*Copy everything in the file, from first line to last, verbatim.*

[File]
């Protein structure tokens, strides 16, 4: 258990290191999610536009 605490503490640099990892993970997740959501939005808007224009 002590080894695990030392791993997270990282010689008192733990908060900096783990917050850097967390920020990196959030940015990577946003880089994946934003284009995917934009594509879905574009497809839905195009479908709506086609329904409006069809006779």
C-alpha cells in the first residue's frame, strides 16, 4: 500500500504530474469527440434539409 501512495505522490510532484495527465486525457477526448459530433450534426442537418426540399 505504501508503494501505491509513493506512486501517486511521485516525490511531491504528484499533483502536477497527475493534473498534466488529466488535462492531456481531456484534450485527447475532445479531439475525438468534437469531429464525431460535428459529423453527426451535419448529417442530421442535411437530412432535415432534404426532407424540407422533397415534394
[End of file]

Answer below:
């Protein structure tokens, strides 16, 4: 258990290191999610536009 605490503490640099990892993970997740959501939005808007224009 002590080894695990030392791993997270990282010689008192733990908060900096783990917050850097967390920020990196959030940015990577946003880089994946934003284009995917934009594509879905574009497809839905195009479908709506086609329904409006069809006779």
C-alpha cells in the first residue's frame, strides 16, 4: 500500500504530474469527440434539409 501512495505522490510532484495527465486525457477526448459530433450534426442537418426540399 505504501508503494501505491509513493506512486501517486511521485516525490511531491504528484499533483502536477497527475493534473498534466488529466488535462492531456481531456484534450485527447475532445479531439475525438468534437469531429464525431460535428459529423453527426451535419448529417442530421442535411437530412432535415432534404426532407424540407422533397415534394